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Critical Reviews™ in Eukaryotic Gene Expression
IF: 1.841 5-Year IF: 1.927 SJR: 0.649 SNIP: 0.516 CiteScore™: 1.96

ISSN Print: 1045-4403
ISSN Online: 2162-6502

Critical Reviews™ in Eukaryotic Gene Expression

DOI: 10.1615/CritRevEukaryotGeneExpr.2013007147
pages 195-214

Vitamin D and MicroRNAs in Bone

Thomas S. Lisse
Endocrine Unit, Massachusetts General Hospital and Harvard Medical School, 50 Blossom St., Thier 11, Boston, MA 02114
John S. Adams
Molecular Biology Institute, Orthopaedic Hospital Research Center, University of California Los Angeles, Los Angeles, CA 90095
Martin Hewison
Molecular Biology Institute, Orthopaedic Hospital Research Center, University of California Los Angeles, Los Angeles, CA 90095

ABSTRACT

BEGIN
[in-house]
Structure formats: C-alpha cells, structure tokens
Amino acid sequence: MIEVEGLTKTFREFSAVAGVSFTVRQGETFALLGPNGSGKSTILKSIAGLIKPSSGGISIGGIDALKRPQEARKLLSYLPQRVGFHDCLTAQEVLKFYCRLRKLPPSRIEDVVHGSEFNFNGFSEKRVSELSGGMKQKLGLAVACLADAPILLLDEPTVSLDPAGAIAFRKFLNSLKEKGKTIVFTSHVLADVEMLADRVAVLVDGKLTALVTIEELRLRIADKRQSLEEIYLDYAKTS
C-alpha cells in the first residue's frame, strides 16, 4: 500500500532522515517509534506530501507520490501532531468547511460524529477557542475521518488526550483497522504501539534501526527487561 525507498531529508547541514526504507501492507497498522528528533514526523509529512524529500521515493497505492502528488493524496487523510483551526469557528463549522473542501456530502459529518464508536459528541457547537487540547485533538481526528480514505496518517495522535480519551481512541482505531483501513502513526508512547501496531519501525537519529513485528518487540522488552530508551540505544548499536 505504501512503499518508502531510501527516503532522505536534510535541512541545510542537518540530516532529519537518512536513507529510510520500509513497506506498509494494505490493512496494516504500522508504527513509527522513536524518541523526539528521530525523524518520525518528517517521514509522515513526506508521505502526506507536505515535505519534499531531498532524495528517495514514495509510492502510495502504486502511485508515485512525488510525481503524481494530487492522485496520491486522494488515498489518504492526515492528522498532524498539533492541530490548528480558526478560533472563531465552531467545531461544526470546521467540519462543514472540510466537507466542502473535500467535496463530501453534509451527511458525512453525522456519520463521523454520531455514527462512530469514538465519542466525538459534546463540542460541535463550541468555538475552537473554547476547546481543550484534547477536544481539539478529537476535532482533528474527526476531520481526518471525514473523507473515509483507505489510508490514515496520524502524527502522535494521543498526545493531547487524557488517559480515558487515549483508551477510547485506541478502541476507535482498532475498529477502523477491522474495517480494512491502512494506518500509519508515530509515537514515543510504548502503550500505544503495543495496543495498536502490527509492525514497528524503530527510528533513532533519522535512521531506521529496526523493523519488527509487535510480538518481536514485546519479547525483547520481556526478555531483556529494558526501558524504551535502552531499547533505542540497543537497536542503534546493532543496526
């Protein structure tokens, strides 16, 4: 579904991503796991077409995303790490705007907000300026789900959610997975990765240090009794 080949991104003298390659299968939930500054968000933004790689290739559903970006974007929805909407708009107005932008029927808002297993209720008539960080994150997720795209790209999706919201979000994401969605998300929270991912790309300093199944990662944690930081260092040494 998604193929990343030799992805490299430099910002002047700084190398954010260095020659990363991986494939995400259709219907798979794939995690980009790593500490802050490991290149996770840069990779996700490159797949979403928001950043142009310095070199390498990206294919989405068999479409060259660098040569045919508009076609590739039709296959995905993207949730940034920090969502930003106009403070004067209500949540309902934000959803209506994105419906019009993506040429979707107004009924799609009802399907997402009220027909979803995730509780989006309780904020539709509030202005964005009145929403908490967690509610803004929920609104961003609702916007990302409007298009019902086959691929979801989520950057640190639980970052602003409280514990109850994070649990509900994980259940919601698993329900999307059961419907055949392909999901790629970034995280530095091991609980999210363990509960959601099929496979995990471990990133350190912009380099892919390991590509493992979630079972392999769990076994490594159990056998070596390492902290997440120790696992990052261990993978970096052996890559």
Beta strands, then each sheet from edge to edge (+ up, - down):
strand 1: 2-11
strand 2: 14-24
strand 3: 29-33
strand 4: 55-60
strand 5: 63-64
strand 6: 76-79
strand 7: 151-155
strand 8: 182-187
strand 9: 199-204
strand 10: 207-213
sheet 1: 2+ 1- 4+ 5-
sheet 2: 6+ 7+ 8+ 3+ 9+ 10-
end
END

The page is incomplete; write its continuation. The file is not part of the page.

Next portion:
MicroRNAs (miRNAs) are short noncoding RNAs that orchestrate complex posttranscriptional regulatory networks essential to the regulation of gene expression. Through complementarity with messenger RNA (mRNA) sequences, miRNAs act primarily to silence gene expression through either degradation or inhibited translation of target transcripts. In this way, miRNAs can act to fine-tune the transcriptional regulation of gene expression, but they may also play distinct roles in the proliferation, differentiation, and function of specific cell types. miRNA regulatory networks may be particularly important for signaling molecules such as vitamin D that exert pleiotropic effects on tissues throughout the body. The active form of vitamin D, 1,25-dihydroxyvitamin D (1,25(OH)2D) functions as a steroid hormone that, when bound to its nuclear vitamin D receptor, is able to regulate target gene expression. However, recent studies have also implicated 1,25(OH)2D in epigenetic regulation of genes most notably as a modulator of miRNA function. The current review details our understanding of vitamin D and miRNAs with specific emphasis on the implications of this interaction for biological responses to vitamin D in one of its classical target tissues, i.e., bone.


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